He writes,

Take a typical consumption function where consumption depends on current income and other things. Income is endogenous. In CC models using 2SLS, first stage regressors might include variables like government spending and tax rates, possibly lagged one quarter. Also, lagged endogenous variables might be used like lagged investment. If the error term in the consumption equation is serially correlated, it is easy to get rid of the serial correlation by estimating the serial correlation coefficients along with the structural coefficients in the equation. So assume that the remaining error term is iid. This error term is correlated with current income, but not with the first stage regressors, so consistent estimates can be obtained. This would not work and the equation would not be identified if all the first stage regressors were also explanatory variables in the equation, which is the identification criticism. However, it seems unlikely that all these variables are in the equation. Given that income is in the equation, why would government spending or tax rates or lagged investment also be in? In the CC framework, there are many zero restrictions for each structural equation, and so identification is rarely a problem. Theory rules out many variables per equation.

Pointer from Mark Thoma.

I am afraid that Ray Fair leaves out the main reason that I dismiss macroeconometric models, namely the “specification search” problem. As you can gather from the quoted paragraph, there are many ways to specify a macroeconometric model. Fair and other practitioners of his methods will try dozens of specifications before settling on an equation. As Edward Leamer pointed out in his book on specification searches, this process destroys the scientific/statistical basis of the model.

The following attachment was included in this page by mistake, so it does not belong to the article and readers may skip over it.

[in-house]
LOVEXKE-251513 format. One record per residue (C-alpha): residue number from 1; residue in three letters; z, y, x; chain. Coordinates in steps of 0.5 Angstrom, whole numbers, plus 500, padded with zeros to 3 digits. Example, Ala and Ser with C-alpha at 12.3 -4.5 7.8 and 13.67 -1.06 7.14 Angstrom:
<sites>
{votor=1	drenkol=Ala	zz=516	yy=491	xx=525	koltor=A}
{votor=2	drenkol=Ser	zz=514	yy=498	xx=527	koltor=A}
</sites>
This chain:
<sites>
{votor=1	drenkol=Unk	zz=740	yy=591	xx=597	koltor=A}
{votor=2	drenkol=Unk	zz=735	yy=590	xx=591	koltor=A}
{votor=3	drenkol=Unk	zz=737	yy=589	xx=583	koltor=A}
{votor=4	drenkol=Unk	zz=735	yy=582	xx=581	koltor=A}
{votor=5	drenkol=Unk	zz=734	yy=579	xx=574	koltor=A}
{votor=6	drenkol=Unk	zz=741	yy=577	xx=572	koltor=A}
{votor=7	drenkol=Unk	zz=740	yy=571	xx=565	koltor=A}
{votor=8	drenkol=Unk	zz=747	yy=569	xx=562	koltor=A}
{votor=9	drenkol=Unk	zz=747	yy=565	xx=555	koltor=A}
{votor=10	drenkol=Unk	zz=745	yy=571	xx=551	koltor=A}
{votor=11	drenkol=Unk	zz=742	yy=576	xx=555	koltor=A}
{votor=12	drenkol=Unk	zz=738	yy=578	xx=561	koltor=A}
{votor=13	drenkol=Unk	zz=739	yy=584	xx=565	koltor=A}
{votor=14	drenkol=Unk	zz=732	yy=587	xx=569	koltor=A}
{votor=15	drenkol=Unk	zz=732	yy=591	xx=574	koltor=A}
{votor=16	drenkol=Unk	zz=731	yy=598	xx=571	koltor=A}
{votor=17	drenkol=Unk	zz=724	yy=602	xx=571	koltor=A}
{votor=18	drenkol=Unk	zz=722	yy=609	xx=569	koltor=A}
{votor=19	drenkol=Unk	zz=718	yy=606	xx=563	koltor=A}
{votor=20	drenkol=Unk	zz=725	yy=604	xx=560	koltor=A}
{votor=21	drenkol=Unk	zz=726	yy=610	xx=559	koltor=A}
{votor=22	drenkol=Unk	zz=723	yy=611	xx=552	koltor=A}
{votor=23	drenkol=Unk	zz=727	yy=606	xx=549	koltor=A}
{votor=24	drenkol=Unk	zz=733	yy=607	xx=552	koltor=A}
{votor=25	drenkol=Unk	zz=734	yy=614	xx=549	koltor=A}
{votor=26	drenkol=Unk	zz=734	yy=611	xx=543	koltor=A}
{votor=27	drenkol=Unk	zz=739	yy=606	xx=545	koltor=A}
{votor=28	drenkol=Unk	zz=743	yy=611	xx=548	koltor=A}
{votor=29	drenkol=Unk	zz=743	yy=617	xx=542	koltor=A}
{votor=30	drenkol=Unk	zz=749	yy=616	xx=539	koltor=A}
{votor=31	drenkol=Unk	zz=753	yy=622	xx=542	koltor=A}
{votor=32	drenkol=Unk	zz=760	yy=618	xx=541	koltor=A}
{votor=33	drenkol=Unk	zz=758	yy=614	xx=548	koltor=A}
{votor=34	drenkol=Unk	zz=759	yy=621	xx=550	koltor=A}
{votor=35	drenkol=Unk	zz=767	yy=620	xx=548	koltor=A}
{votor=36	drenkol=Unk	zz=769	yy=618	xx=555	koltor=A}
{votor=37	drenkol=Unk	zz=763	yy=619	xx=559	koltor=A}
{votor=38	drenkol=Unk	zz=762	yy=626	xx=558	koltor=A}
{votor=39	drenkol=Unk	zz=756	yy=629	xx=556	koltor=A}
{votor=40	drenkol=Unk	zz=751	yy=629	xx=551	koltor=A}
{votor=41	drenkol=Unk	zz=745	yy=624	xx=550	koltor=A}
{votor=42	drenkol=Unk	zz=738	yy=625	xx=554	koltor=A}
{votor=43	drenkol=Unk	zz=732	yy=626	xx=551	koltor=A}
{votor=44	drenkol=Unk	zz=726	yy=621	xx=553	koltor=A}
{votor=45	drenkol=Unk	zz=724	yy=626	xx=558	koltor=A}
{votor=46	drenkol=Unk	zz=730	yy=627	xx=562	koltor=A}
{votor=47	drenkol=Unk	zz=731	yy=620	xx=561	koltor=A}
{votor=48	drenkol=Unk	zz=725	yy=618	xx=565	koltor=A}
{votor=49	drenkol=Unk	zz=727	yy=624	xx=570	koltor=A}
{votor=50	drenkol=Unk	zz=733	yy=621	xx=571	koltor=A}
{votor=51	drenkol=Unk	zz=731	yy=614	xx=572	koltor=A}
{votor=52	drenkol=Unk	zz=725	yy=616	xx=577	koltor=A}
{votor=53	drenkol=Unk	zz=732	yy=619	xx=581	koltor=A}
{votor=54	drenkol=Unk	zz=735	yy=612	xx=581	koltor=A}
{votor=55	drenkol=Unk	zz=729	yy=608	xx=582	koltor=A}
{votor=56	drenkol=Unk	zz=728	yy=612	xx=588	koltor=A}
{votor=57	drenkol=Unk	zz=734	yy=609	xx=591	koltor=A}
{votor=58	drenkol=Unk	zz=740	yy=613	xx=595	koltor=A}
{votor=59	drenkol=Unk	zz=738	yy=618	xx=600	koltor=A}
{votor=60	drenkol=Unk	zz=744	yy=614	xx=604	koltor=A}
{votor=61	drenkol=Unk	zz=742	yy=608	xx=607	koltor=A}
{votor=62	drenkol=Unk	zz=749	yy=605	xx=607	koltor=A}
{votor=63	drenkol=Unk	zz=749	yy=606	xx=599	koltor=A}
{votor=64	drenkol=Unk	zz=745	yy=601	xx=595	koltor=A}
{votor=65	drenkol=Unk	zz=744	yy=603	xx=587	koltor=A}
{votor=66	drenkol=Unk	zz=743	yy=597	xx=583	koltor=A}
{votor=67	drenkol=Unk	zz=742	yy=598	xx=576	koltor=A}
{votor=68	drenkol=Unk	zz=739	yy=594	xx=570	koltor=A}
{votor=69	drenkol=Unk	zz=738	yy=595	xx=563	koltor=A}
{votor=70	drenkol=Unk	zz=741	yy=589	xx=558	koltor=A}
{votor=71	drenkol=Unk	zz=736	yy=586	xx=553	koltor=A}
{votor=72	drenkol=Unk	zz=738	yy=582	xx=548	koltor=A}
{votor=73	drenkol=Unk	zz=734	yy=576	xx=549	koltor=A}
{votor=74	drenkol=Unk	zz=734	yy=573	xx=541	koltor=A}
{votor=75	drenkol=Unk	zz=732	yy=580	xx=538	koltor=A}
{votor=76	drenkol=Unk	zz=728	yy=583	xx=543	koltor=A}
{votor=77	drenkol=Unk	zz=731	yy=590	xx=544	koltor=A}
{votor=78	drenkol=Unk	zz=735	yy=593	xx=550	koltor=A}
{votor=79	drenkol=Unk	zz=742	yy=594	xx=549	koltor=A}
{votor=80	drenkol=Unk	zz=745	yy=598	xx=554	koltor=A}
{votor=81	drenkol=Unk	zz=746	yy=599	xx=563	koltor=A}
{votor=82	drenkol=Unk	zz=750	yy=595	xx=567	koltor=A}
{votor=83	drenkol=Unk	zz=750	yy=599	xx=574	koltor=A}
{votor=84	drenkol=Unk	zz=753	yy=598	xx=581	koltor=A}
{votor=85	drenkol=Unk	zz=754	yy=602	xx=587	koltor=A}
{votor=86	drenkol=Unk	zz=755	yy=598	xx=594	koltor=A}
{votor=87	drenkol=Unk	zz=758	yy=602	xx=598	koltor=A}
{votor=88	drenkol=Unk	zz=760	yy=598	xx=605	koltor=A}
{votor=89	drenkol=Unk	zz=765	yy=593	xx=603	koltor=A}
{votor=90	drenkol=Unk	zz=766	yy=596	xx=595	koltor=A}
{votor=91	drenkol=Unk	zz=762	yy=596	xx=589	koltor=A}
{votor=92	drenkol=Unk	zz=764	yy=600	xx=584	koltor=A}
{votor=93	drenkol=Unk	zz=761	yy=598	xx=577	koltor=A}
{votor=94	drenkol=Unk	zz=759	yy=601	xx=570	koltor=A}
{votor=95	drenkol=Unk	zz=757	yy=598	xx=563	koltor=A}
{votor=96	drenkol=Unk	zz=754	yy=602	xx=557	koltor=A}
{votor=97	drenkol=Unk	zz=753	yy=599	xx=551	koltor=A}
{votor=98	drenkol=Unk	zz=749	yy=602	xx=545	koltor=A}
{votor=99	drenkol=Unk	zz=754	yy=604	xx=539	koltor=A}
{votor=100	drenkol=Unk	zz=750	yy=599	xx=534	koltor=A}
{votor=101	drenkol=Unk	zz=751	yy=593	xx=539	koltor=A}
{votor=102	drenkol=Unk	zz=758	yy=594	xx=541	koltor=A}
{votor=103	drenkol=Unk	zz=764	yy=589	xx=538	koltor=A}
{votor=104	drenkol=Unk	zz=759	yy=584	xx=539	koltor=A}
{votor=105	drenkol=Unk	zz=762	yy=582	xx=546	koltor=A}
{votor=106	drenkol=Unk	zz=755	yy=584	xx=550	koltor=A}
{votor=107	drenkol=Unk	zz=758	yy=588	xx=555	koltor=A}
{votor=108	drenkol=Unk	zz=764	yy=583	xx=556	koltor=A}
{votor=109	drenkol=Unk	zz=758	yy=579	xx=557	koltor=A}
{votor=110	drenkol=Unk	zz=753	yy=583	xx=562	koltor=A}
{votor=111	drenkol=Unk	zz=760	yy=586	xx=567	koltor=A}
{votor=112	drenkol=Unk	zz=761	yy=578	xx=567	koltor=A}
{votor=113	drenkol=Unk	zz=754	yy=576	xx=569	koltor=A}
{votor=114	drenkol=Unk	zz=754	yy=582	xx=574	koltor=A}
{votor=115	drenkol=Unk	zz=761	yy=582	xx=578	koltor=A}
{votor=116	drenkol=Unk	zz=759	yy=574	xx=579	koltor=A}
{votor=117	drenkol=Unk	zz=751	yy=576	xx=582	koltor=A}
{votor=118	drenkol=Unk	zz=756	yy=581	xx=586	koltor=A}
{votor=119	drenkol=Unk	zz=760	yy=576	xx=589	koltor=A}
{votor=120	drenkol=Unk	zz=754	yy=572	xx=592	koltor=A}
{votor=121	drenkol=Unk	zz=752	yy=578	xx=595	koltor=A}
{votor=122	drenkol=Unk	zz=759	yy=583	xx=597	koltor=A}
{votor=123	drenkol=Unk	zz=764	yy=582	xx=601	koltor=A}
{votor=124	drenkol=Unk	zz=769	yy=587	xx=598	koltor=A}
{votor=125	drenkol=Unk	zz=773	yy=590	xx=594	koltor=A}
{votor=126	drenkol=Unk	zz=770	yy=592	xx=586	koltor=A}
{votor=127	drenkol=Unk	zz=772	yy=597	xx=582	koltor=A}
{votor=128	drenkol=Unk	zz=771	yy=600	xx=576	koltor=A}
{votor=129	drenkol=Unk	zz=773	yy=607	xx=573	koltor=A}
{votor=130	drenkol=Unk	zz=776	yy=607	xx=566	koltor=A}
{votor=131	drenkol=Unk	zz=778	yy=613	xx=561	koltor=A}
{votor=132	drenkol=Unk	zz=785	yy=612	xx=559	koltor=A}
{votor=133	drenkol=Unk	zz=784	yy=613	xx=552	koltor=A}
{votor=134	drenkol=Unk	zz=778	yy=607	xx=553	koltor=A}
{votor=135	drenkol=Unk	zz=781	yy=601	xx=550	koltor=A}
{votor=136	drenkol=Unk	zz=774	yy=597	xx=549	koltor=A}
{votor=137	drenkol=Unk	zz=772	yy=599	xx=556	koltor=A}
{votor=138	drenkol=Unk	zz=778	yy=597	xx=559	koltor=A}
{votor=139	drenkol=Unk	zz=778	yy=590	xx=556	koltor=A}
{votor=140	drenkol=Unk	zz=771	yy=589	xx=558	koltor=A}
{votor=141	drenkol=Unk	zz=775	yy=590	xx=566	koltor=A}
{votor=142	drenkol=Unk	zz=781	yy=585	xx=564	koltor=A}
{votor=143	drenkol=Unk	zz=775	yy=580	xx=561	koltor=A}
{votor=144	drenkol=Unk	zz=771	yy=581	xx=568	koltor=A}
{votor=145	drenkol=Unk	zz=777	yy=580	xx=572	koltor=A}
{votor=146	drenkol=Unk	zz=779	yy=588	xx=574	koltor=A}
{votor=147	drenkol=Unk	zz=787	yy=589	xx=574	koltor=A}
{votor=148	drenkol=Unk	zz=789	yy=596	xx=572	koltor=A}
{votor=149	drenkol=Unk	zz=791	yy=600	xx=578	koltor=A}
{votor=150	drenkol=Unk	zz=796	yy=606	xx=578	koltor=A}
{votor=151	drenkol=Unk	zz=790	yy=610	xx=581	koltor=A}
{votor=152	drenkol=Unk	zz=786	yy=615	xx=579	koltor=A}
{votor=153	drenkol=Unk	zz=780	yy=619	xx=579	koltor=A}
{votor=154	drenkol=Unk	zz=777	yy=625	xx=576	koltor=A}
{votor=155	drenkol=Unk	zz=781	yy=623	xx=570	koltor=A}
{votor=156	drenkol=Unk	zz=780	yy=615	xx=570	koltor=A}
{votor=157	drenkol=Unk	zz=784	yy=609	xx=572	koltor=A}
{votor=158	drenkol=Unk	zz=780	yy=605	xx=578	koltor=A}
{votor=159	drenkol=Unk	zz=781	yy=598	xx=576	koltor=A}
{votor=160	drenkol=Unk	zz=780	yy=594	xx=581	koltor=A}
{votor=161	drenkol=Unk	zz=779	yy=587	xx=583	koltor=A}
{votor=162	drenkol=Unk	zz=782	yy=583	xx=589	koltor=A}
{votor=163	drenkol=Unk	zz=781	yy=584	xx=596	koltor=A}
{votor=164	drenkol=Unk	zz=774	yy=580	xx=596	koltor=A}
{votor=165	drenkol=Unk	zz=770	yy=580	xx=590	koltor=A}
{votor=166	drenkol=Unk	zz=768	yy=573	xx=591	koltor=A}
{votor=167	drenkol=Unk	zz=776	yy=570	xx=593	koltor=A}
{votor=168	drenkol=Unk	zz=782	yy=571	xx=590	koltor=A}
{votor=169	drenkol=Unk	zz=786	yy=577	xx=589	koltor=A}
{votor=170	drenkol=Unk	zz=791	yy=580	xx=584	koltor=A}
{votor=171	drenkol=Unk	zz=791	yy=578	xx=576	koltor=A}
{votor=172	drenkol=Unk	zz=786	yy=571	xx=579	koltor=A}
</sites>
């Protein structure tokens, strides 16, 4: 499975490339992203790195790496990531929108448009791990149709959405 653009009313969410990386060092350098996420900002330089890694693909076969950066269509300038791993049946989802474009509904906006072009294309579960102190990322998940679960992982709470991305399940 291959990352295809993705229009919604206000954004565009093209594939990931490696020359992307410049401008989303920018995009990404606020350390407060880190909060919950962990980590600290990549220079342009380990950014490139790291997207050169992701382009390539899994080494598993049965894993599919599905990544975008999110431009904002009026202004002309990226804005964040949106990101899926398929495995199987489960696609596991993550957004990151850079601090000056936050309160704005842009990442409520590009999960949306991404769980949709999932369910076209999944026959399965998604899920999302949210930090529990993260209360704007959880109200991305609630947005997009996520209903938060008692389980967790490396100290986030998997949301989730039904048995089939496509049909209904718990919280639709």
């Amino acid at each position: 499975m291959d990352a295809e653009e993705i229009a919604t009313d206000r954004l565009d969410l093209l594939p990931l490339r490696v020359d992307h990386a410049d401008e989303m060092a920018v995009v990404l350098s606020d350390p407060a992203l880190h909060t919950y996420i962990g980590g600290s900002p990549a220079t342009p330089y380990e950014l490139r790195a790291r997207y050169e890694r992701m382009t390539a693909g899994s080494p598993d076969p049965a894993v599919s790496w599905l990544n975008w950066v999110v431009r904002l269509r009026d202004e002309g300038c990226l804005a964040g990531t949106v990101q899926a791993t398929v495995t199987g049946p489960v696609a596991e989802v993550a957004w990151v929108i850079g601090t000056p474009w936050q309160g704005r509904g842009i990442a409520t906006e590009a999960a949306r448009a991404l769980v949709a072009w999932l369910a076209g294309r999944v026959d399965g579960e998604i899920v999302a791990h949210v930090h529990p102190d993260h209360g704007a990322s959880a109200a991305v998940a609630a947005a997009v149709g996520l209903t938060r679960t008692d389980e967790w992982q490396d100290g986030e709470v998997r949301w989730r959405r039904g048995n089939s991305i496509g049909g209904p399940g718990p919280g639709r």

I have much more to say on this issue, both in my Science of Hubris paper and in my Memoirs of a Would-be Macroeconomist. In the latter, I recount the course that I took with Fair when he was a visiting professor at MIT.

Other remarks:

1. On DSGE, I think that the main vice is the “representative agent” consolidation. It completely goes against the specialization and trade way of thinking. Fighting the whole “representative agent” modeling approach is a major point of the Book of Arnold, or at least it is supposed to be. (I may have been too terse in the macro section of my first draft.)

2. VAR models are just a stupid waste of time. As I said in a previous post, we do not have the luxury of saying that we construct models that correspond with reality. What models do is allow us to describe what a possible world would look like, given the assumptions that are built into it. VAR models do not build in assumptions in any interesting way. That is claimed to be a feature, but in fact it is a huge bug.

I think that the project of building a model of the entire economy is unworkable, because the economy as whole consists of patterns of specialization and trade that are too complex to be captures in a model. But if you forced me to choose between VAR, DSGE, and the old-fashioned stuff Fair does, I would actually use that. At least his model can be used to make interesting statements about the relationship of assumptions to predicted outcomes. But that is all it is good for, and for my money you are just as well off making up something on the back of an envelope.